Road is the predominant mode for the transportation of freight in Queensland, with freight tonnages experiencing an increase of approximately 66% over a ten year period. Roads account for 75% of long distance freight movements in Queensland’s South East Region.
It is predicted that Queensland will continue to experience a significant increase in freight vehicle movements as result of the increase in the population and economic activity. It is forecast that freight movement tonnages will increase at a greater rate than the population.
The Centre for Transport, Energy and the Environment forecasts a growth in the freight task of up to 71.6% in the next 10 years. This growth is unlikely to be evenly distributed on the major road corridors serving regional Queensland. Areas with most population growth, and regions with major mining developments or agricultural production will be most impacted, but growth in freight transport is expected to occur in all parts of Queensland.
As outlined in the Queensland Transport Roads Investment Program 2012 – 2013 to 2015 – 2016 (QTRIP). “Of the 33,328 kilometres of State-controlled roads 5,105 kilometres forms the National Land Transport Network (NLTN) in Queensland. The replacement value of these roads is $55.45 billion which makes them the Queensland Government’s largest publicly owned infrastructure asset.”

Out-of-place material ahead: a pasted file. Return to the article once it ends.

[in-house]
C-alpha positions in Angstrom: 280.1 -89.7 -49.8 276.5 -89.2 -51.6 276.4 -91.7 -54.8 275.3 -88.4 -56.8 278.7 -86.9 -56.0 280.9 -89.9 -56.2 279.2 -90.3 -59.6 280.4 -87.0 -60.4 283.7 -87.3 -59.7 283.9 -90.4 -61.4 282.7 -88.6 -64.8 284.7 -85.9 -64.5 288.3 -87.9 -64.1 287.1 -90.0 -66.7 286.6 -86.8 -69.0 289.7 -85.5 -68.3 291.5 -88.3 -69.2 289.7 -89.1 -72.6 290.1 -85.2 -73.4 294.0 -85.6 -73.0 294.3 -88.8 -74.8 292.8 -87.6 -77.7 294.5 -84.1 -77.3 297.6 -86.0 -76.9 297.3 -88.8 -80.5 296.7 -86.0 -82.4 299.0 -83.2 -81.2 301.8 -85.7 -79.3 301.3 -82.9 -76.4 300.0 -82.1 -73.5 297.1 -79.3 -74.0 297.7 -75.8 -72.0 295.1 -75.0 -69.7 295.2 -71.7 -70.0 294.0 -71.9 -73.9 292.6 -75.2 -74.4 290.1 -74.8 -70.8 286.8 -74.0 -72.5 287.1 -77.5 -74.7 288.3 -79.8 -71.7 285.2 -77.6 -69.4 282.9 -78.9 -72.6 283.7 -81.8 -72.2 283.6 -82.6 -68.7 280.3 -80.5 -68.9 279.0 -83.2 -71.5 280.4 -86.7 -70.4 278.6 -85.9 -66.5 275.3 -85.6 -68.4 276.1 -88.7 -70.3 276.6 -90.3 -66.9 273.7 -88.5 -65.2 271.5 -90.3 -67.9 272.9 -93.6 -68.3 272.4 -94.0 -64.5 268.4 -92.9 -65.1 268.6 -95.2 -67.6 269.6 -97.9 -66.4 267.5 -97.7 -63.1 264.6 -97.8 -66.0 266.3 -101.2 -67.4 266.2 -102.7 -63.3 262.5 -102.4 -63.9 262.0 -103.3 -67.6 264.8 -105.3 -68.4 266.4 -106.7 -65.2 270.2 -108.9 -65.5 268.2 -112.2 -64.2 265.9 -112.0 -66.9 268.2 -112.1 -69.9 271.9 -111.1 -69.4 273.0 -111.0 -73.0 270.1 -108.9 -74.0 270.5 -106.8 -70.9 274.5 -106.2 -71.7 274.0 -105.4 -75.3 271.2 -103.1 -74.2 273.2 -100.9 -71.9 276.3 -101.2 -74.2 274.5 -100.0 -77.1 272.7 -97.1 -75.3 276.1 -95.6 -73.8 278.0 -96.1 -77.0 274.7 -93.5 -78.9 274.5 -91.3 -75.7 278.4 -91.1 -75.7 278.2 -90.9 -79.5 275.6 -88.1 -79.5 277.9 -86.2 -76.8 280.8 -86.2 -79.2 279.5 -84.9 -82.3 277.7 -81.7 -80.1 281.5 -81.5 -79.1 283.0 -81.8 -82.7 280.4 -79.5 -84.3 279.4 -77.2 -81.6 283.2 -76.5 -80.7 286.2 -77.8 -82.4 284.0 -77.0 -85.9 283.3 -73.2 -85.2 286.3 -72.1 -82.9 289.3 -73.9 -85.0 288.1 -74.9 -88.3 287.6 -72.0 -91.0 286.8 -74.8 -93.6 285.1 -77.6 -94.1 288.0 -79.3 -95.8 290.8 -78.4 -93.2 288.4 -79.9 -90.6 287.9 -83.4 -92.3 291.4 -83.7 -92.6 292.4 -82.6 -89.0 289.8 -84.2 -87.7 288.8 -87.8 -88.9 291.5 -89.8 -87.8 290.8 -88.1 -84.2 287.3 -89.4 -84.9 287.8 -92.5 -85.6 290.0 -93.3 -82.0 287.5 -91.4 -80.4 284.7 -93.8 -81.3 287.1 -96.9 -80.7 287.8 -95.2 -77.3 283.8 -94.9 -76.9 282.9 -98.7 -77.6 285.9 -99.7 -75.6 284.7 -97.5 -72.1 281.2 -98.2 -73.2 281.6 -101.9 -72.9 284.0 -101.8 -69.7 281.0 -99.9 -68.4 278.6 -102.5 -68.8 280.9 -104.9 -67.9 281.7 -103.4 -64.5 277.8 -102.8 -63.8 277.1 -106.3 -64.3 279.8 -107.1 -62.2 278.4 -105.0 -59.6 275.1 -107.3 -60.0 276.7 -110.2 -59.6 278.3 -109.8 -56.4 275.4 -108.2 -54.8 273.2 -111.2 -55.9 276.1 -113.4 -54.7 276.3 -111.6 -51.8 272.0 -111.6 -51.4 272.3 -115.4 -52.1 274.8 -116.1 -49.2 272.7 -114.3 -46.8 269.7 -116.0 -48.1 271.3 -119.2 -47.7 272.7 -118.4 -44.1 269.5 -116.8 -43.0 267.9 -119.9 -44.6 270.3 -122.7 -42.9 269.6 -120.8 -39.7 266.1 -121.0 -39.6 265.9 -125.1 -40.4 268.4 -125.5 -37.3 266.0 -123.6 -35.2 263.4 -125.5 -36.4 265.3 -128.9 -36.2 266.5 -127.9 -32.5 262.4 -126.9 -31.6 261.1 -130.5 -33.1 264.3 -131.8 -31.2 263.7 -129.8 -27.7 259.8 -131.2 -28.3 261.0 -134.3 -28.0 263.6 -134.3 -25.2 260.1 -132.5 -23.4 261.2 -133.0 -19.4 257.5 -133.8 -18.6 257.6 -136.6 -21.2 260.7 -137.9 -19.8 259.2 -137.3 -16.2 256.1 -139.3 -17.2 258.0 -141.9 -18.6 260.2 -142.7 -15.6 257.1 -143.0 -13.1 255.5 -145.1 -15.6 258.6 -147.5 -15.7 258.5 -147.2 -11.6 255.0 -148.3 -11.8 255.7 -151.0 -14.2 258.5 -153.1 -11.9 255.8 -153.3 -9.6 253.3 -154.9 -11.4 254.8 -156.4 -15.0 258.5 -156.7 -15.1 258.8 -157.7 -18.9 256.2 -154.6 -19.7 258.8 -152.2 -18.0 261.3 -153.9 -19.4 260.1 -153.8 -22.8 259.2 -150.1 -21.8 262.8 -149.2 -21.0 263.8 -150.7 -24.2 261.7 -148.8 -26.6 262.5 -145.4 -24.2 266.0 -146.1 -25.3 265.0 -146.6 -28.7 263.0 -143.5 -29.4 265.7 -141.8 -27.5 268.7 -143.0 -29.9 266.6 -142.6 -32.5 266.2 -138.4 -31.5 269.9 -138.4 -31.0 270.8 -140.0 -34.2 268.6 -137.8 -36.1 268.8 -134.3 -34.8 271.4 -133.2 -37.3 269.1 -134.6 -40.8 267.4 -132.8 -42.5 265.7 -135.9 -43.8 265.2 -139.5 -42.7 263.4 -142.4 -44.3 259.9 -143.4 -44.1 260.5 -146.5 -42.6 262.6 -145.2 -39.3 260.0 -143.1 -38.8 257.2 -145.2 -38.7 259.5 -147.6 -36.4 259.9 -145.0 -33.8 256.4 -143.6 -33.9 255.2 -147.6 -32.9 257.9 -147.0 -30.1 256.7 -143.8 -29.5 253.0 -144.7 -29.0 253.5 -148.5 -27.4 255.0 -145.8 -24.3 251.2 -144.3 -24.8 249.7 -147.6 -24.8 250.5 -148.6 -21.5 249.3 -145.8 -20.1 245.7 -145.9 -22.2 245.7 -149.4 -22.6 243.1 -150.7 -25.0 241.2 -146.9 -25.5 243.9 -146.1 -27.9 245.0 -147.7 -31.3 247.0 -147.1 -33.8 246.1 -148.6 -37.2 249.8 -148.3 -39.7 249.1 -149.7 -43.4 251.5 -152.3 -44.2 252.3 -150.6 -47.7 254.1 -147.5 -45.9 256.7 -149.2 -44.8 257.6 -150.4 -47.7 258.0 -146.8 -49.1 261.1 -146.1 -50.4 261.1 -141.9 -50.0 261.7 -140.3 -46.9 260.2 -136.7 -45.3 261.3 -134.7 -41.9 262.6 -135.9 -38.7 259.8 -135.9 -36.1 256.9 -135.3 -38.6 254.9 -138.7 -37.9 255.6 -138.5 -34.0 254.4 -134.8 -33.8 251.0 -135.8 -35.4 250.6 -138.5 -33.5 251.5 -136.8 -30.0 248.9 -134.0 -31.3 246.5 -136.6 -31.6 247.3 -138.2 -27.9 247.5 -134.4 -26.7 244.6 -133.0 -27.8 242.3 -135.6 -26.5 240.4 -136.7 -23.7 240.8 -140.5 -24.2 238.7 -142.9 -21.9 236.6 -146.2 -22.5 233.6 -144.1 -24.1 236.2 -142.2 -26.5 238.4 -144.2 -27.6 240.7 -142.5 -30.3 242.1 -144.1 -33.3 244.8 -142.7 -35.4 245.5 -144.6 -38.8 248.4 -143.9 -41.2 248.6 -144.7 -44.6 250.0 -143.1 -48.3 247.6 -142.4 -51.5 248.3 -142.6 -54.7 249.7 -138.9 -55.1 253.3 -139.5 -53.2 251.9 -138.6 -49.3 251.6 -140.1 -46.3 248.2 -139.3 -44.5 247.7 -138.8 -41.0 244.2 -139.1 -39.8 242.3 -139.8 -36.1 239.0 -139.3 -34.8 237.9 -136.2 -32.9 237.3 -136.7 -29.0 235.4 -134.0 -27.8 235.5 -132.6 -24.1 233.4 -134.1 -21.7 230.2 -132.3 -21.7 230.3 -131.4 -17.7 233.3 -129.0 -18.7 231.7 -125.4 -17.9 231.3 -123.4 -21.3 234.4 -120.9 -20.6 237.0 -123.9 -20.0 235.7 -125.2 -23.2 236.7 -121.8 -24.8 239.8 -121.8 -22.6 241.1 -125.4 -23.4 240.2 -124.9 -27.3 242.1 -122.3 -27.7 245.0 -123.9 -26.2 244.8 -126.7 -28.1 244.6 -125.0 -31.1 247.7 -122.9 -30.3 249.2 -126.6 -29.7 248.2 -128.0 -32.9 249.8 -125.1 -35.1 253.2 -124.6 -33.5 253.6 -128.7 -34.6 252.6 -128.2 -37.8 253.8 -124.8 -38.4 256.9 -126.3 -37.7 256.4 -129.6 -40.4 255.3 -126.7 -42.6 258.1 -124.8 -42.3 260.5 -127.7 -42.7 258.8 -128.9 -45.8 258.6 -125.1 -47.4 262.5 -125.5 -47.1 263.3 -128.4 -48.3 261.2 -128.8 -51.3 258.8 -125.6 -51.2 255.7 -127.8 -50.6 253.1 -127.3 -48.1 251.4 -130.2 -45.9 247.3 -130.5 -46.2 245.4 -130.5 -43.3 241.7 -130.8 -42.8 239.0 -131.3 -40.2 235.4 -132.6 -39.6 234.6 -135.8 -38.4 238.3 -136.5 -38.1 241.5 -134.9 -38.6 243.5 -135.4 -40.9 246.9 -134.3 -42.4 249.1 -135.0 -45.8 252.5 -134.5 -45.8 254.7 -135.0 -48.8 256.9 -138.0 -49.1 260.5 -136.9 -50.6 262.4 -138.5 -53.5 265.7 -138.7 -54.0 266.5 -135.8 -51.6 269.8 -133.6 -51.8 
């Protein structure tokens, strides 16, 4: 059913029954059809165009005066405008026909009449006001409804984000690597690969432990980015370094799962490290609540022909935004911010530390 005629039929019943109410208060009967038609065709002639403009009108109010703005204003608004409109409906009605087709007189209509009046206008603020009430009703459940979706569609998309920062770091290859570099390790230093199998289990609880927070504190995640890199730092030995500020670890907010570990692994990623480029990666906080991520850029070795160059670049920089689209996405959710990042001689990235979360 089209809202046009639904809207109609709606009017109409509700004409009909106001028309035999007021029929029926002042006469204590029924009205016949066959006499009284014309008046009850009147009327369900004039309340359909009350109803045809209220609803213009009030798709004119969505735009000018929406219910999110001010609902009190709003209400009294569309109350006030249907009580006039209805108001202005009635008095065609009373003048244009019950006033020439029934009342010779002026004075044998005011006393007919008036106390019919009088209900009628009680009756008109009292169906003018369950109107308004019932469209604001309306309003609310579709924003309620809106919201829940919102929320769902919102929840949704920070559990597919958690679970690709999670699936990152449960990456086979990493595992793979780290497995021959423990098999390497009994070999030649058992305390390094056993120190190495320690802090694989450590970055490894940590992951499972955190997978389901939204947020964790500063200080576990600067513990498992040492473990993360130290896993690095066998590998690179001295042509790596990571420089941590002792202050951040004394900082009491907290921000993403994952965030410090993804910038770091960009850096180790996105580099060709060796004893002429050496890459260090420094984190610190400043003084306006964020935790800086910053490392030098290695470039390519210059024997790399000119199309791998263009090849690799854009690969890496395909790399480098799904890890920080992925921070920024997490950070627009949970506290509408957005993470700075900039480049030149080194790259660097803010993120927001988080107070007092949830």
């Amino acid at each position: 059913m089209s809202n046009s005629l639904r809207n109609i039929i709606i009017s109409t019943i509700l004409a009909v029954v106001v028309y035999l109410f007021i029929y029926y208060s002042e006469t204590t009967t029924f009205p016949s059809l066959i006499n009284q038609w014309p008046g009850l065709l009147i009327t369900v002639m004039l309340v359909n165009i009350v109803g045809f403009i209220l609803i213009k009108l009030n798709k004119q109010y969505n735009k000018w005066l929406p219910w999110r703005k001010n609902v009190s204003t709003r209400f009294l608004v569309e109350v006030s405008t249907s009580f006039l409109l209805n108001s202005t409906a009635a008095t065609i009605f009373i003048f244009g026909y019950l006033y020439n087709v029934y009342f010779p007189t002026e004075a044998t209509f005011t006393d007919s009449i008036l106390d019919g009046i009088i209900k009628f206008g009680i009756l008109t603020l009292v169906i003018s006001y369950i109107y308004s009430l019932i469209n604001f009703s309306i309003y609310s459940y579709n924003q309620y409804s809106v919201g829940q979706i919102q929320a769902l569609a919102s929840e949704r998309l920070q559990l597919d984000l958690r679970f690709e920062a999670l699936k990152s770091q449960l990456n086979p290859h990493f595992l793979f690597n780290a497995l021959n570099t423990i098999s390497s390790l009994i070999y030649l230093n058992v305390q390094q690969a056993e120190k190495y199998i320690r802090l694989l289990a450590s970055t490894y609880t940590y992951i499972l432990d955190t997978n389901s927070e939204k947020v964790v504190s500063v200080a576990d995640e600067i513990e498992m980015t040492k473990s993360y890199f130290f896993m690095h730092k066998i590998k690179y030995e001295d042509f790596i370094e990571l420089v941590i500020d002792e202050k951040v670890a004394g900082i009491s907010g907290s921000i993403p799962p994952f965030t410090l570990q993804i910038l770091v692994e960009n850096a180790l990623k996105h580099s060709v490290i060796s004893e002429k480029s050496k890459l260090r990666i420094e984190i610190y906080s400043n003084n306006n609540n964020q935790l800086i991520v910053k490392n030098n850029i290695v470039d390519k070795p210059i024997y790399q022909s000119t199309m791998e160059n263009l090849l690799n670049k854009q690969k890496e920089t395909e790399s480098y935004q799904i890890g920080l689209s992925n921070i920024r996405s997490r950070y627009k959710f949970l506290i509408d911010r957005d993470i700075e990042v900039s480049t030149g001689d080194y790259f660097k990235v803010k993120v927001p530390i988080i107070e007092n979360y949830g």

Funding for enhancement of the NLTN in 2012-13 is $1,349.9 million excluding maintenance and reconstruction funding and for the remaining State-controlled roads is $1,293.1 million. Although the investment is significant it is not likely to sufficiently accommodate the forecasted growth in freight and passenger transport.
It is imperative; given the current situation that more efficient use of the available capacity on the existing network is made.
The Road network needs to be planned and managed so that prioritised freight routes are developed to accommodate increasing volumes and sizes of heavy vehicles. Queensland Transport and Main Roads identify Priority Freight Routes (PFR’s) as key road corridors of high economic and social importance to the freight task. The identification of PFR’s allows road and transport authorities to target freight planning, management and investment to a set of roads known to carry a large concentration of freight vehicles
Consideration also needs to be given to interim opportunities for addressing low cost infrastructure blockages that have high cost benefits for freight efficiencies, for example:
- a bridge or culvert with a low load limit
- lack of a pullover bay limiting OSOM movements
- lack of passing loops inhibiting rail (and OSOM road) efficiency
Failure to plan, prioritise and invest to support the growing and changing freight task will to compromise the future efficiency of supply chains and economic outcomes both in Queensland and nationally.
Strategic Investment, planning and policy decision that benefits overall freight and logistics system performance and productivity are prioritised by industry and government now and into the future